To all but those who have not been following events over the last week, it is clear the Bharatiya Janata Party (BJP) is in trouble.
The “Hindu Nationalist Party”‘s claim to power has been patently rejected by a proudly pluralistic electorate. For a party which has boasted of its rise from two seats in Parliament to 182, it has been downhill since its 1999 tally, its seatshare falling by 44 to 138 in 2004, and by a further 22 to 116 this time round. Its national voteshare has dipped from 22.2% to 18.8% in every single State of the Union except Himachal Pradesh and Karnataka where it showed a small increase.
On the one hand, L.K. Advani ‘s cheap, negative and personalised campaign seems destined to carry him into Google cache as the perennial prime minister-in-waiting. On the other hand, the prime minister-in-midstream, Narendra Damodardas Modi, is facing three identifiable impediments. His own State is no longer so secure, the BJP’s voteshare diminishing slightly from 47.37% to 46.52%. His national appeal on the basis of the “development agenda” has been exposed as hype; of the 300-plus rallies he addressed, BJP won but 37 seats (against 75 for Rahul Gandhi‘s 102 meetings). And slowly but surely voices opposed to Modi’s execrable brand of hate politics are being heard from within his own party, many of whom who have an eye on the chair Modi is eyeing.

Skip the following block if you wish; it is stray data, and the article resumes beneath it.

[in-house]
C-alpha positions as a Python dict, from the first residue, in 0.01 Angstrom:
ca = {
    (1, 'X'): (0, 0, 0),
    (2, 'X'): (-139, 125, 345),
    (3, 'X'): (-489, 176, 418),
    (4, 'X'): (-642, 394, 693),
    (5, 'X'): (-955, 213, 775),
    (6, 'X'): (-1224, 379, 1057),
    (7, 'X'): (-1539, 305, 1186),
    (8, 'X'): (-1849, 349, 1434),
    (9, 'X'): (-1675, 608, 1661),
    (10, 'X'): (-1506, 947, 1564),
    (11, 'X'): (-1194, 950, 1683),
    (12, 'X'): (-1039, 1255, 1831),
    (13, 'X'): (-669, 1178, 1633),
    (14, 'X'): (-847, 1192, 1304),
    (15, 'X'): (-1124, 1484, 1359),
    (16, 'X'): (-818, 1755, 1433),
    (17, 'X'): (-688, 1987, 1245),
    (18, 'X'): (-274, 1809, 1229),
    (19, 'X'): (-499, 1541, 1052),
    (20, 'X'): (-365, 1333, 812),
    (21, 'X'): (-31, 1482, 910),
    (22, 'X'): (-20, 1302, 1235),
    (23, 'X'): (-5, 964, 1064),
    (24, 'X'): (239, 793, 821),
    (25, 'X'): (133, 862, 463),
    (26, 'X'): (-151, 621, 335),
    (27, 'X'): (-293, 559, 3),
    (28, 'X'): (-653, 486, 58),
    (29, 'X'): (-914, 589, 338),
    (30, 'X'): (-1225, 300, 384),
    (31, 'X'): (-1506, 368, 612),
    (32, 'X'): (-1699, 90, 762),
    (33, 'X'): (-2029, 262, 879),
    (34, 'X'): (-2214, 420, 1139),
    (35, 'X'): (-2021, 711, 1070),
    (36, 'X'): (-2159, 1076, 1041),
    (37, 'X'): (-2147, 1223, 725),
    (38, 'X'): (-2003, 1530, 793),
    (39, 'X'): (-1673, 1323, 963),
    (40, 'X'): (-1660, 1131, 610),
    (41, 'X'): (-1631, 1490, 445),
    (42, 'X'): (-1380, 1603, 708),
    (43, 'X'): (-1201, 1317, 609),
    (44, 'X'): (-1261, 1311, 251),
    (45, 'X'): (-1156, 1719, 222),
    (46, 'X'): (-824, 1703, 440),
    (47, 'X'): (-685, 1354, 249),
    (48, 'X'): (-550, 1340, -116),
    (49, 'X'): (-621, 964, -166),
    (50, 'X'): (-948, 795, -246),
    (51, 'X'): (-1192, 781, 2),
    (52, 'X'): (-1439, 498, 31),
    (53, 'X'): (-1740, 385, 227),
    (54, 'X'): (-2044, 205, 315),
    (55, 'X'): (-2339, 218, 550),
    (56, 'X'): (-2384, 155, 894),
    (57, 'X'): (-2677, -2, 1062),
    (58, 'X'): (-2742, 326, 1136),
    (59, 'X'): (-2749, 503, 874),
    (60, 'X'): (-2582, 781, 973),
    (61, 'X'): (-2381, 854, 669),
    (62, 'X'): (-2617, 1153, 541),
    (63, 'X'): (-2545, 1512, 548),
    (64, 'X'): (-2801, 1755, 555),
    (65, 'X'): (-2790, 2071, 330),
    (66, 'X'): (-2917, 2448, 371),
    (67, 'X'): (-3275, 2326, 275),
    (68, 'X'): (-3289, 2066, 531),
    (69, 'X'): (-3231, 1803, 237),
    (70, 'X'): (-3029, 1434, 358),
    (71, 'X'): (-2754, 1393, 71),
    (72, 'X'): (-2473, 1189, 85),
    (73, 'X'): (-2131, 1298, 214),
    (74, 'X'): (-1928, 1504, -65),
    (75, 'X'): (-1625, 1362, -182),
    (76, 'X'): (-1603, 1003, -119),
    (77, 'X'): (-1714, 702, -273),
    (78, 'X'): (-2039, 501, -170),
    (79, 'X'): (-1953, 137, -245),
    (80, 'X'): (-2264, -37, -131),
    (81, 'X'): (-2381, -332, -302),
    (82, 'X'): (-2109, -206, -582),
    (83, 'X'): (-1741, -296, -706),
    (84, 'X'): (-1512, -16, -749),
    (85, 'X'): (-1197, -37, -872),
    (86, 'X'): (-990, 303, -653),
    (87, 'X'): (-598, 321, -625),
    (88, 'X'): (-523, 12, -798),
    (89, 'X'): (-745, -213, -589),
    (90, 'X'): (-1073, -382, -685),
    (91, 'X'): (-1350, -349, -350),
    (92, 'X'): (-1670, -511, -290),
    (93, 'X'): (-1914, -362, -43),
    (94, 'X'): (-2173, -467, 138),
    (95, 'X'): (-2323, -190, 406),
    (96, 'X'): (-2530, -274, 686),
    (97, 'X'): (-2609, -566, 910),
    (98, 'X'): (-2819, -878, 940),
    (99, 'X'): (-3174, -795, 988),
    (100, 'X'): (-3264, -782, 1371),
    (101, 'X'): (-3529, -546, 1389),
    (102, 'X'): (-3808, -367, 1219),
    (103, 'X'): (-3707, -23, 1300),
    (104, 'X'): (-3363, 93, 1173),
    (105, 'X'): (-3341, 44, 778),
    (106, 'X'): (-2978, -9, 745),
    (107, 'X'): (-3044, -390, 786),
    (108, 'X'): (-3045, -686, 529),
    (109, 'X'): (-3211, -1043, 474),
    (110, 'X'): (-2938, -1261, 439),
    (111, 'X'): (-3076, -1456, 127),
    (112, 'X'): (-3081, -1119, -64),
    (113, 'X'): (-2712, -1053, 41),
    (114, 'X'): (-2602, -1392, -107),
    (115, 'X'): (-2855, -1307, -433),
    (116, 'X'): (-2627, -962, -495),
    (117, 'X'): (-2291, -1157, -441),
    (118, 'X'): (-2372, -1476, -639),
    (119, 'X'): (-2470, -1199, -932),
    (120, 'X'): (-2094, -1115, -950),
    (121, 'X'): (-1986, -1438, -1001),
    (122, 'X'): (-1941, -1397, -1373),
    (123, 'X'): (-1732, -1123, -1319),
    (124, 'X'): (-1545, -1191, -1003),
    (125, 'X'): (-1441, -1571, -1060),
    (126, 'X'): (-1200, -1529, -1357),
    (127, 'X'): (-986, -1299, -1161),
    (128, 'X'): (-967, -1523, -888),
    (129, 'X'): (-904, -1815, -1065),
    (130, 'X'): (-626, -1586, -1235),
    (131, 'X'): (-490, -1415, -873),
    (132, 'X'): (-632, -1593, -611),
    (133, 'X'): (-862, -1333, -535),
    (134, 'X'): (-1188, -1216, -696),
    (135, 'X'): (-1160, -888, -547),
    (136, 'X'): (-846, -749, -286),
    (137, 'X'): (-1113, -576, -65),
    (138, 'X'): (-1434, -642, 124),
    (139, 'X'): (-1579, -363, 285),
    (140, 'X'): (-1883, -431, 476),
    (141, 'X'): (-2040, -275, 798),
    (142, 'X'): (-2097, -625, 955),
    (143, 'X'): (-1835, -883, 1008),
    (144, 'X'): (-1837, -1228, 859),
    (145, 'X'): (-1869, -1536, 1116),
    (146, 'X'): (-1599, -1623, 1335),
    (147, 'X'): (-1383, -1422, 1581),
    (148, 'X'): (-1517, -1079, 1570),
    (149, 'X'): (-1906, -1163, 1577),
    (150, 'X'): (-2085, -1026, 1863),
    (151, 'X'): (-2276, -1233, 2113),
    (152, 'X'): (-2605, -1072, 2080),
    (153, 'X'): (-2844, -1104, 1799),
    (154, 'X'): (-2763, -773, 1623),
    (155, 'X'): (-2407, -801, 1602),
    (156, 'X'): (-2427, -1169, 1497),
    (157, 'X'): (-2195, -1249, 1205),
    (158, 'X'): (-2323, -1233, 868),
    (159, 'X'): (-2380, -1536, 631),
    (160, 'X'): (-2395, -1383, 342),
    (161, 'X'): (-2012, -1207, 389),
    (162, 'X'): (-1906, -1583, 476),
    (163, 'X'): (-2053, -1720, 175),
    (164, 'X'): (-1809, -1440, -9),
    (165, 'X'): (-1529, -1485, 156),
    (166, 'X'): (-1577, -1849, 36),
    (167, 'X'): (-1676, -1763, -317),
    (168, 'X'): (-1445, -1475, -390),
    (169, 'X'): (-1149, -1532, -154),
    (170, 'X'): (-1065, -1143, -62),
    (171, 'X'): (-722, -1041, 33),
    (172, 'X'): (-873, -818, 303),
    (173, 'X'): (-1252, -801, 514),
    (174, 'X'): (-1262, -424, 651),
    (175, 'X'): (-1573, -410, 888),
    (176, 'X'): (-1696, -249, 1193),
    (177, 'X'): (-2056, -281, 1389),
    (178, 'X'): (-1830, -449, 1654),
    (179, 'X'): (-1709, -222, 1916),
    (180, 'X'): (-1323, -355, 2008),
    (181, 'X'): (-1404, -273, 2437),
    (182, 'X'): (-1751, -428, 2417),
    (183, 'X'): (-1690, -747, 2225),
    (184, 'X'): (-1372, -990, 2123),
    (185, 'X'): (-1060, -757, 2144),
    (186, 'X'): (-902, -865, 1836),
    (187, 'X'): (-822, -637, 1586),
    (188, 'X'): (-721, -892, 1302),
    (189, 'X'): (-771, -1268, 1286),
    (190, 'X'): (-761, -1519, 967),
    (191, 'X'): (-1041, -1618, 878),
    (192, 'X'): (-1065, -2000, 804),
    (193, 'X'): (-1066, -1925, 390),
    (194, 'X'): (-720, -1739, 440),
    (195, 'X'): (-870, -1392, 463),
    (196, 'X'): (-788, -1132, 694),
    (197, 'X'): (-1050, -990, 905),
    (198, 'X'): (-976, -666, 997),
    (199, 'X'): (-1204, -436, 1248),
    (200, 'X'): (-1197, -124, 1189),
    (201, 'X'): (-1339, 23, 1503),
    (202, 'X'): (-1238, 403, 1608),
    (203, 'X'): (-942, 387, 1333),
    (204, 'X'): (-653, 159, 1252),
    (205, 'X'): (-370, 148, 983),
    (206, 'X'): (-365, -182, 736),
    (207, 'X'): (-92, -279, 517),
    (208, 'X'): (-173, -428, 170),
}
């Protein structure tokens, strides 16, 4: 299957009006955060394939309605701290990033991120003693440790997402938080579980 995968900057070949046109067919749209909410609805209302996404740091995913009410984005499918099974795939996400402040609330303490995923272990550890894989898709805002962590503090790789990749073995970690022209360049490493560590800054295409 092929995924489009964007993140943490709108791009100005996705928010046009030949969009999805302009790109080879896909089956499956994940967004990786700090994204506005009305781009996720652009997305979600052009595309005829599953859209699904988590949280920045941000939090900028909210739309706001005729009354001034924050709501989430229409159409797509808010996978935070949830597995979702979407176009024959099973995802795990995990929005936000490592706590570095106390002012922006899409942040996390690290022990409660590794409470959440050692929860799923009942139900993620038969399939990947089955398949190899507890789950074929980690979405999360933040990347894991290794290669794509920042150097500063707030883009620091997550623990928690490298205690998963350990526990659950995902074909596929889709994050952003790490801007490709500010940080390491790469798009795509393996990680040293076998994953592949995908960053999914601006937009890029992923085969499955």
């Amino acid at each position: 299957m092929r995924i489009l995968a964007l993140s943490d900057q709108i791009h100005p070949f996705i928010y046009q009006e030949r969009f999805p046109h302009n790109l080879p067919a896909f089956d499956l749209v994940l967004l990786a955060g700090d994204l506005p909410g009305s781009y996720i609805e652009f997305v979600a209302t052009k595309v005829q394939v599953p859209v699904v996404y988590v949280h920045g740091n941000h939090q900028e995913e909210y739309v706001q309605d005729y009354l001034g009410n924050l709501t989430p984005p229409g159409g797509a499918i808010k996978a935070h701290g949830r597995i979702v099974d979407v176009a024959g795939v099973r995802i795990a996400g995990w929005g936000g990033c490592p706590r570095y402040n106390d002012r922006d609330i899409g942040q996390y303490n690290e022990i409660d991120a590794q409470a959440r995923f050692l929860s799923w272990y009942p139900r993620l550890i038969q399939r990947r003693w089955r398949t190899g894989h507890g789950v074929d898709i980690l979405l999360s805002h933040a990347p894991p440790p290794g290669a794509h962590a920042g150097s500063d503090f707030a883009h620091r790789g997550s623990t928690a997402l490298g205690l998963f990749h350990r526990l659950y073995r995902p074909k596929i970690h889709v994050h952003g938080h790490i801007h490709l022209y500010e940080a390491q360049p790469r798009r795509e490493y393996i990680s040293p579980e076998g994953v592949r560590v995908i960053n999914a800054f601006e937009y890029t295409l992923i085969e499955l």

Worse, the BJP seems to have painted itself into a corner as a party whose only USP is verbal and physical violence (Kandhamal, Mangalore, Varun Gandhi), and whose vision is inextricably linked with a long ago past (think Ram Janmabhoomi, Ram Sethu) when a younger, impatient, forward-looking country wants a break from divisiveness and backwardness of all kind. The so-called “party of banias” has lost all metros (except Bangalore) and the self-proclaimed “party with a difference” has for years and months offered no viable alternative to the Congress; just a supercilious, resentment-filled justification of everything because “Congress did this, Congressman did that”.
Stranger things have happened in politics, of course, but is it all over for BJP’s brand of politics? Will it ever come back to power?